What do you think makes a person interesting?
Intelligence. I like to be challenged and hear different points of view. It keeps me on my toes. And having passions – I love meeting people and hearing about their weird and wonderful hobbies, or the quirky places they’ve travelled, people they’ve met. 
I also love a good character. You know, someone who’s funny, has a twinkle in his or her eye, and has some actual personality. I’m one of those friendly daft types that love to spark up conversations with strangers in public – eight times out of 10, most people think I’m crazy and don’t engage. But then you get the odd gem who’s up for a laugh – it’s those people I love the most. 

Who are some of the people that fascinate you?
Thanks to Creative Boom, I’m lucky to meet some great people (including you John*), so it’s difficult to pinpoint one person. I can tell you who has been the best to interview – Aaron Draplin was charming, kind and a real character. During my radio career I interviewed Will Smith – he was super, really professional and nice.

(*Note from bioniciconic founder: Yes this made me blush.)

If you could meet anyone (past or present) who would it be and why?
David Bowie. His music was the first thing I danced to, and reminds me of my wonderful parents and happy childhood. I’d just want to hang out with him, enjoy a beer, and talk about people, places, and culture. It would be pretty magical.

What is the most interesting possession you own?
My travel books. I’m forever expanding my library of travel literature. I can’t get enough of the subject. Bill Bryson is a particular favourite. Someone came up to me on a train once because I was laughing so much (discreetly), and they wanted to know what I was reading (It was A Walk in the Woods, if you must know). 

If you could make one change to your life to make it more interesting, what would it be?
The chance to travel more. It’s something I’m hoping to make possible in the next year or two. I have a plan, and it’s coming together nicely. Travel expands the mind and opens the heart. Nothing quite beats the excitement of landing in a foreign country, ditching the suitcases at the hotel and immediately running out to explore, armed with a camera and sense of wonder. I will never grow tired of it.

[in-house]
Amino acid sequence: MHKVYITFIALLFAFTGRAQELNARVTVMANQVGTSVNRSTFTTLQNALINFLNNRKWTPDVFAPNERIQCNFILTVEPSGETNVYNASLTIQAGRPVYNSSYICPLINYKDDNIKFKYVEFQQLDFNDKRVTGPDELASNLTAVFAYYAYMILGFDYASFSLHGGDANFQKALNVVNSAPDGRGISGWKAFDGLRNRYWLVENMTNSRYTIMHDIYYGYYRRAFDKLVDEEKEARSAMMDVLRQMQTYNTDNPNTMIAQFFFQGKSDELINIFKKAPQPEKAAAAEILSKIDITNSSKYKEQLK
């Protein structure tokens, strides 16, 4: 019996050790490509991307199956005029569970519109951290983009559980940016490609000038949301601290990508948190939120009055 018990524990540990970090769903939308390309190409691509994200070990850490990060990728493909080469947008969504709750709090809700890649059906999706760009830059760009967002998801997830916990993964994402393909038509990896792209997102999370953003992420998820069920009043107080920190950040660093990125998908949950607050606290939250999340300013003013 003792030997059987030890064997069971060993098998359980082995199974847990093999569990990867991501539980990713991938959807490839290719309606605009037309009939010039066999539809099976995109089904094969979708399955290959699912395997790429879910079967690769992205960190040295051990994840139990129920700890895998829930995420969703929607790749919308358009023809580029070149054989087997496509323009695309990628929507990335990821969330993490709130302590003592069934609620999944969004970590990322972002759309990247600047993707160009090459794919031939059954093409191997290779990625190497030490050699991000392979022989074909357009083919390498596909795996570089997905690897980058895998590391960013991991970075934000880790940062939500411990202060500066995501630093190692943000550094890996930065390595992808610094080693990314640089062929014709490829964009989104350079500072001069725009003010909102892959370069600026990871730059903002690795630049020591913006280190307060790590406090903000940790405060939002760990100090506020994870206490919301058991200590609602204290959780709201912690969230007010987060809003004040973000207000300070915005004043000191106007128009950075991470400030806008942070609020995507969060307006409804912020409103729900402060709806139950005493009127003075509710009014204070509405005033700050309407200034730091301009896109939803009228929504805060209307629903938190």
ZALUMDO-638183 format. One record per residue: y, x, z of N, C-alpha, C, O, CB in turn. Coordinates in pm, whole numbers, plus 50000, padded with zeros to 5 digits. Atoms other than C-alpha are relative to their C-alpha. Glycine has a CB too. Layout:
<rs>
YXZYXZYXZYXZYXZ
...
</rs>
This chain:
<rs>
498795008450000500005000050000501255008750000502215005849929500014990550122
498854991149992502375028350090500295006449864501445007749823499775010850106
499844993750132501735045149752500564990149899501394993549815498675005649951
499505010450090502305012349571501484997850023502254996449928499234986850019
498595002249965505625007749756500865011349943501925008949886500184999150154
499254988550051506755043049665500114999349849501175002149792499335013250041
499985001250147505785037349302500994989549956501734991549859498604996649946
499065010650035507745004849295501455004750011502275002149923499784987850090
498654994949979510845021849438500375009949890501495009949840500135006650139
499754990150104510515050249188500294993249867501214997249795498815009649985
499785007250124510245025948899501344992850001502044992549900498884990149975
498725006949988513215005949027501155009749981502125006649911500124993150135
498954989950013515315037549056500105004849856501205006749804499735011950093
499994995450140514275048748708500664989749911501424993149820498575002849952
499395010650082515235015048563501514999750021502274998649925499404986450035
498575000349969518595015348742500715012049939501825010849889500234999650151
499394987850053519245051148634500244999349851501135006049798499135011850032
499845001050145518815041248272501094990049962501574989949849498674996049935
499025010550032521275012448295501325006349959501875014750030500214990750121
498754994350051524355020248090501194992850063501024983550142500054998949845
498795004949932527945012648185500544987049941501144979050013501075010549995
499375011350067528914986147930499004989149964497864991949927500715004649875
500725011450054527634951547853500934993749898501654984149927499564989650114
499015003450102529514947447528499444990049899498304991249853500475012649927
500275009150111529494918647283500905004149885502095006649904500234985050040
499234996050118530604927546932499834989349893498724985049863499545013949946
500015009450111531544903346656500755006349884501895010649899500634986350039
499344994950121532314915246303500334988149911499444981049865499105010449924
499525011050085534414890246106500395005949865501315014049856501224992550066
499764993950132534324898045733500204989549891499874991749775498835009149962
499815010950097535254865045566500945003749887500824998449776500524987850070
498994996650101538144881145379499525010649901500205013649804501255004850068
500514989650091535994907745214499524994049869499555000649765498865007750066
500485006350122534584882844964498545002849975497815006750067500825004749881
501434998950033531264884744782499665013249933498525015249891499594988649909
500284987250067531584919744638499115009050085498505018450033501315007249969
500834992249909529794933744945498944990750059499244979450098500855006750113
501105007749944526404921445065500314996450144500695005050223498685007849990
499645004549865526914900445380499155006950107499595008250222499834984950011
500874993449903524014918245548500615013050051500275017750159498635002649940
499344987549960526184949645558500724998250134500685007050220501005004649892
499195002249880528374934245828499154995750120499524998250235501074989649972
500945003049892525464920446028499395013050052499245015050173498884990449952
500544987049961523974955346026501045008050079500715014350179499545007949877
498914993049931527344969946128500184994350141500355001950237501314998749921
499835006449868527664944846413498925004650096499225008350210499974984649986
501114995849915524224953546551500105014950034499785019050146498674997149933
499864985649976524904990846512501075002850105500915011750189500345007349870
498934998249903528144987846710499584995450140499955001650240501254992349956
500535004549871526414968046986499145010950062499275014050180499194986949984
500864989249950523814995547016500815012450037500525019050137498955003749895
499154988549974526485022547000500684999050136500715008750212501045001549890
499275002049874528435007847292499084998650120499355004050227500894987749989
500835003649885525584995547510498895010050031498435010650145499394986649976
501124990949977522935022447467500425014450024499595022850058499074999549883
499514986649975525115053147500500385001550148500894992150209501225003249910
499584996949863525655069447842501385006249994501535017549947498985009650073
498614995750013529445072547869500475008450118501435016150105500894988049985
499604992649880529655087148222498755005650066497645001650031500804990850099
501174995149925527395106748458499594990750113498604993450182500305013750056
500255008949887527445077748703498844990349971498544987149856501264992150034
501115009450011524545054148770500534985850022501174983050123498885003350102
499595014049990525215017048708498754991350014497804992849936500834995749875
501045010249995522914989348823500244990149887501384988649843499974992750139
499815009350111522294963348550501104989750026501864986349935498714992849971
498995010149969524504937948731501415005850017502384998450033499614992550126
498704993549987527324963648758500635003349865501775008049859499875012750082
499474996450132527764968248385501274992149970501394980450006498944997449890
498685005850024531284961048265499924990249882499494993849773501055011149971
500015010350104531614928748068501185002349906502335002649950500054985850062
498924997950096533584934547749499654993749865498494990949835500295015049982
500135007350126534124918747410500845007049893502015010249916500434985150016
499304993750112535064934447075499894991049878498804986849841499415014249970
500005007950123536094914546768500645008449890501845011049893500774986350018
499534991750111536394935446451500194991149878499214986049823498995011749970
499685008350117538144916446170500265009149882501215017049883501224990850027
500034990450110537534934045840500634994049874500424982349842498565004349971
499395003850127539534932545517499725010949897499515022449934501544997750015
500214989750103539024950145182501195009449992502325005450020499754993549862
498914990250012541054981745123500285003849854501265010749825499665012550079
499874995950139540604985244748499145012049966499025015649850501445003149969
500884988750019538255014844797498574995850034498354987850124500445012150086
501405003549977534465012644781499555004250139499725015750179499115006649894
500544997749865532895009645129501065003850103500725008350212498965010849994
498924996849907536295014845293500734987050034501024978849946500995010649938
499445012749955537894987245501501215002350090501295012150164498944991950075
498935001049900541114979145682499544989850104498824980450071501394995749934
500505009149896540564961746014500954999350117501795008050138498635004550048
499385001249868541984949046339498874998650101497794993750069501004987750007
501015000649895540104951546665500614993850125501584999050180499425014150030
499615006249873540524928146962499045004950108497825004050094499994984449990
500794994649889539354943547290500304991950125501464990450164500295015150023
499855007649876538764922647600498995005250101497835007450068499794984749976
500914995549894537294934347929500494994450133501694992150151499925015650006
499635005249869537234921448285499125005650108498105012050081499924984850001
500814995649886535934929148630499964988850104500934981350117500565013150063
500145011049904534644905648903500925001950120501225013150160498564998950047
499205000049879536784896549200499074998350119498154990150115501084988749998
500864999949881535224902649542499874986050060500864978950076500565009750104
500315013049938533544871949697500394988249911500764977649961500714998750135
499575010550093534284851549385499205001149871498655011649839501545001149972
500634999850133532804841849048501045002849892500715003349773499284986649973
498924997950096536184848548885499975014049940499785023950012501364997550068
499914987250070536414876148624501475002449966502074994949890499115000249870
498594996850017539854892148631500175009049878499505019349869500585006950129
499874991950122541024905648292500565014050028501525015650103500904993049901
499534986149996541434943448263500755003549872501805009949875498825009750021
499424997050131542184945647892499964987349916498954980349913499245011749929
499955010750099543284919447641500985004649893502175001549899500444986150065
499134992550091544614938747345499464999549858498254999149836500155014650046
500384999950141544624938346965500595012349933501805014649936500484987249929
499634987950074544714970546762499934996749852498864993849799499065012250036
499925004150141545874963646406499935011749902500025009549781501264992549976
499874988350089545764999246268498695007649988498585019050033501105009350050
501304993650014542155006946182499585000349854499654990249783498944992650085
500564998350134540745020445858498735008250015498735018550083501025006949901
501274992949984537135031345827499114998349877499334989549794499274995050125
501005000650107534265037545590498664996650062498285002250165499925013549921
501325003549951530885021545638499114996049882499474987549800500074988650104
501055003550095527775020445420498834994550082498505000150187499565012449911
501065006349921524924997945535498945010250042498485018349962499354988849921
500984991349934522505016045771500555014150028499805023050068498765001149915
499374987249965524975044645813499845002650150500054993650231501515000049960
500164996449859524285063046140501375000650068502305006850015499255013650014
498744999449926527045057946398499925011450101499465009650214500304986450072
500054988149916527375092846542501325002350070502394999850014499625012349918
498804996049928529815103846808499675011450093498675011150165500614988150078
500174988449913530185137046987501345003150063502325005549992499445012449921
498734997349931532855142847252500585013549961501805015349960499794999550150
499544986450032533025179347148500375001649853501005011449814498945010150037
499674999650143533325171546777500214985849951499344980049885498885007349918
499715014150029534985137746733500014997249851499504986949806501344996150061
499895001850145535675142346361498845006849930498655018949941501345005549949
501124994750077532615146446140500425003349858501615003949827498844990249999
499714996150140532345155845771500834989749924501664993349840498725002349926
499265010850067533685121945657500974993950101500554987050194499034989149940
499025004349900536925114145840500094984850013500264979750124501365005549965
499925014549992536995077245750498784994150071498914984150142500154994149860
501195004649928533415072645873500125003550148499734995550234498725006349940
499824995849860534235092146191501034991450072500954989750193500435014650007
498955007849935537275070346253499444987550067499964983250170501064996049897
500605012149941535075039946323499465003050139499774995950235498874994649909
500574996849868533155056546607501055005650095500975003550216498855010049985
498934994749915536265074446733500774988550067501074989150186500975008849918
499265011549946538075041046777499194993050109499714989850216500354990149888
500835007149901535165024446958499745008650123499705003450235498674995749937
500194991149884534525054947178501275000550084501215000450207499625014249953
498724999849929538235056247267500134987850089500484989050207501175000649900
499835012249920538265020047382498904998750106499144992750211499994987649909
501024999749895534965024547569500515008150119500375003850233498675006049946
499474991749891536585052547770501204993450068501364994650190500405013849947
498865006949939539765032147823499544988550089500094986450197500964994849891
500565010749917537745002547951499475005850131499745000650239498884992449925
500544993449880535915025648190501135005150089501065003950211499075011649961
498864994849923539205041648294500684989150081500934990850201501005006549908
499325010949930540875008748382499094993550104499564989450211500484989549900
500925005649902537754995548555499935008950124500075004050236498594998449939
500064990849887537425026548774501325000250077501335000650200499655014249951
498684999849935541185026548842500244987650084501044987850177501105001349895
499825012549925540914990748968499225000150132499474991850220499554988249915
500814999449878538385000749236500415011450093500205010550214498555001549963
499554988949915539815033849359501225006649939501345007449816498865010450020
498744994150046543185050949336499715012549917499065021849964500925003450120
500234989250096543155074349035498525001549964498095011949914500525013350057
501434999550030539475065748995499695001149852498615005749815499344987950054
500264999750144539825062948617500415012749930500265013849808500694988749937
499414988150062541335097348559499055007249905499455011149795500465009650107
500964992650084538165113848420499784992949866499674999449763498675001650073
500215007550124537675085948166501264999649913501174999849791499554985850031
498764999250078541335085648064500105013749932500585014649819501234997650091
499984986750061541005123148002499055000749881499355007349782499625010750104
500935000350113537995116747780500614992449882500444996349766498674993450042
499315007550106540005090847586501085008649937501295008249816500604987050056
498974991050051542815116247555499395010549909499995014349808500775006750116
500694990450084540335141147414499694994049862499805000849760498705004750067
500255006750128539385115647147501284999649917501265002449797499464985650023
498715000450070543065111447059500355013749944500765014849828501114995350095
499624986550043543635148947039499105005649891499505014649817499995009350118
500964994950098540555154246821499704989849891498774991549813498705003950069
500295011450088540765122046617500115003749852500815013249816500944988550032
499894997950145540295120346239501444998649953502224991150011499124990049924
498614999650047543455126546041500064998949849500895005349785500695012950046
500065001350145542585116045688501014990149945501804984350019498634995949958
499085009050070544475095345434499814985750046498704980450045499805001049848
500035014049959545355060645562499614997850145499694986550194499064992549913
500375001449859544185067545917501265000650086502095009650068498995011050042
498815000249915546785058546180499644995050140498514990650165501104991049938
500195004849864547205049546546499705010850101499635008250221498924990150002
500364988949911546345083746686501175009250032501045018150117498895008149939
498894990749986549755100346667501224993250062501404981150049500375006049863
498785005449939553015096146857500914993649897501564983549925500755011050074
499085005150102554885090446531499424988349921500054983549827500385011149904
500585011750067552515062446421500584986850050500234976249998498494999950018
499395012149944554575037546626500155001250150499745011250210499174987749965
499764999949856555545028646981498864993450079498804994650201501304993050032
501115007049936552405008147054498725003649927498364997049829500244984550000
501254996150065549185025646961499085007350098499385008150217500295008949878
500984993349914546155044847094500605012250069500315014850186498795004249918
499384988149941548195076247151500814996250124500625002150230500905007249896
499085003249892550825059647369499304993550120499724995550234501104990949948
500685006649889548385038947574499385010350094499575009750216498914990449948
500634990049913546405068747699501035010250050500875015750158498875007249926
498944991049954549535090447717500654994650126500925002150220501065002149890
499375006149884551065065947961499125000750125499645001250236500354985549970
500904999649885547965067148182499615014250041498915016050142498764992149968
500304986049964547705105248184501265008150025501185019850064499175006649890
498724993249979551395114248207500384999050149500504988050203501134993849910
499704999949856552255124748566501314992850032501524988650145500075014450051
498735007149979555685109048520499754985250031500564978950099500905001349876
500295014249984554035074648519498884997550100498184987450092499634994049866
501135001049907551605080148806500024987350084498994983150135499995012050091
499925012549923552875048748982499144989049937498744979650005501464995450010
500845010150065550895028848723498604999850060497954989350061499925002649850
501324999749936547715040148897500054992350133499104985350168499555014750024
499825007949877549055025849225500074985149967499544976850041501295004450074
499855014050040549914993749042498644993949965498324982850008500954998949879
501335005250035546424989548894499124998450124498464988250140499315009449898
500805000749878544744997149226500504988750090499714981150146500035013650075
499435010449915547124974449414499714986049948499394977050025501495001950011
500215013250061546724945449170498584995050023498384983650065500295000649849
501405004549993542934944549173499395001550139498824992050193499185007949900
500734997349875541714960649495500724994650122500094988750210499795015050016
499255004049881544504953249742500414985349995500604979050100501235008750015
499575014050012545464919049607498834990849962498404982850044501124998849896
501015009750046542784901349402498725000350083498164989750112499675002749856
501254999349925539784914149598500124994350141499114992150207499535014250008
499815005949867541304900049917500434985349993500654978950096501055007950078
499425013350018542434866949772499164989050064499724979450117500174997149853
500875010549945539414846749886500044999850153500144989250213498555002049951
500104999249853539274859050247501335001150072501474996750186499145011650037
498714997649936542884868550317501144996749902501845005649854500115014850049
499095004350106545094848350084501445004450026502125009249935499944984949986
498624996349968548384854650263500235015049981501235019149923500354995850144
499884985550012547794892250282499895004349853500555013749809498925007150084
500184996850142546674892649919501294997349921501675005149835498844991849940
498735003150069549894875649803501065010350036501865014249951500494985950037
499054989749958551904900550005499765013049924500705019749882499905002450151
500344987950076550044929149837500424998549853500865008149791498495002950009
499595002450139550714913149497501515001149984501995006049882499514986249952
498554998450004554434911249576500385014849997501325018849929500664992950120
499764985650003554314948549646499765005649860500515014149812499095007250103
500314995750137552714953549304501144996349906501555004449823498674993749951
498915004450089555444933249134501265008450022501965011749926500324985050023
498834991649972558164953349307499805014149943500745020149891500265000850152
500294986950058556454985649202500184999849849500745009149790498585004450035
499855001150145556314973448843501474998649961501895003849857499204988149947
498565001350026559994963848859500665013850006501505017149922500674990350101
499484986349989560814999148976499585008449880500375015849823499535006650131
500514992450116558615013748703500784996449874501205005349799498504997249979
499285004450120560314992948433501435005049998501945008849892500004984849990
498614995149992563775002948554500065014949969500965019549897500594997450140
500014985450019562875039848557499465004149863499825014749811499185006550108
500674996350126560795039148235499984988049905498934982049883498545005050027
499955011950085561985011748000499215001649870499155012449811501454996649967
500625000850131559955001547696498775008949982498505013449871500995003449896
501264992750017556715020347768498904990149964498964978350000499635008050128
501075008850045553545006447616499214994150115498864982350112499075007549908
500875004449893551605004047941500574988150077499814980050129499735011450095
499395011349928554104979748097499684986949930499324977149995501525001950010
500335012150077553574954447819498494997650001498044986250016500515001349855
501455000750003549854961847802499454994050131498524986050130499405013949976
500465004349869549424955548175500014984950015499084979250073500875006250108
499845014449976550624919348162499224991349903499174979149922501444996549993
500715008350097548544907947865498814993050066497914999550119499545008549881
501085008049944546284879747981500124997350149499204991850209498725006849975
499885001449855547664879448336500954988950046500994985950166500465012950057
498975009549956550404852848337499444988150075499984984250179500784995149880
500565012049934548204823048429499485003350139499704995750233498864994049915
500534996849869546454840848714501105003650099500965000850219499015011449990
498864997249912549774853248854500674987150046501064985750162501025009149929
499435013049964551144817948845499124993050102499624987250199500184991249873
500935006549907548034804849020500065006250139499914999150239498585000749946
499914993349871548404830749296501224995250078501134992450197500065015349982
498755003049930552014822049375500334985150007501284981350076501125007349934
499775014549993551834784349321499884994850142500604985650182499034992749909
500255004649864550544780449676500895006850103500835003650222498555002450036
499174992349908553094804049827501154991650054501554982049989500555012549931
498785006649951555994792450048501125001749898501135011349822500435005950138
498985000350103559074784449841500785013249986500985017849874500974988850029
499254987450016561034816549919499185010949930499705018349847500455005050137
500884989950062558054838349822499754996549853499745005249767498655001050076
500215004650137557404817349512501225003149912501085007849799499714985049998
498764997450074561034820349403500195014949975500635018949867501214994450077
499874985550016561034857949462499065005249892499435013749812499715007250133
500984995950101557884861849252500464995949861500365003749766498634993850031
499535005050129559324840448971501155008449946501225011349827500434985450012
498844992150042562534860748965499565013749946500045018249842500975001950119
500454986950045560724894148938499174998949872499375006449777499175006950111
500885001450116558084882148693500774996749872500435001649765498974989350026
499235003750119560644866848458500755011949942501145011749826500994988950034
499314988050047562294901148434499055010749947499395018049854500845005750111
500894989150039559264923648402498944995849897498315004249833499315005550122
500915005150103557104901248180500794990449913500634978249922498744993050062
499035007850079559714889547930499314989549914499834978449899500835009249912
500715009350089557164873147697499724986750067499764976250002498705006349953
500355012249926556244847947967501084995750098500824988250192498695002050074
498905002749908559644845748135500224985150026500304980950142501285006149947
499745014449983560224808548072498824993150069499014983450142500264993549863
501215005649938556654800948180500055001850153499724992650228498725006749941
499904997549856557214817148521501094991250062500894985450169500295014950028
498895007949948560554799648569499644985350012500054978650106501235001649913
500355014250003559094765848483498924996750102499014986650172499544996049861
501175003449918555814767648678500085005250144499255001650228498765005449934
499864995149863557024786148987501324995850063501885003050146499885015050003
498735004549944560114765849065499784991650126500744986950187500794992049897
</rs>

Which brand do you find most interesting, and why is that?
Funny enough, McDonald’s. It fascinates me how they are coping with a changing world attitude on food, health and environment. How will they stay relevant? How will they continue to lead (although Starbucks has just overtaken, so coffee is now king)?

Care to share something interesting you’ve never shared before?
When I was 16, I rebelled and left home for six months. It broke my dear parents’ hearts and caused them a lot of agony. But the experience was invaluable. I learned the importance of having a strong work ethic and being able to stand on my own two feet. I also learned that every experience in life, no matter how bad at the time, is teaching us something, and we should be grateful for that.

What is your all-time favourite piece of art, design or fashion?
Under the Wave off Kanagawa by Katsushika Hokusai. It’s one of the most famous works of art in the world, but I love it. When I was young, I used to devour travel books – still do – and was always fascinated by different cultures. Japan has been, and always will be, a passion of mine. The fashion, the music (traditional folk), the food, the people (often the kindest), the literature and the art – I simply can’t get enough of Japan.

Thank you Katy

John JacksonComment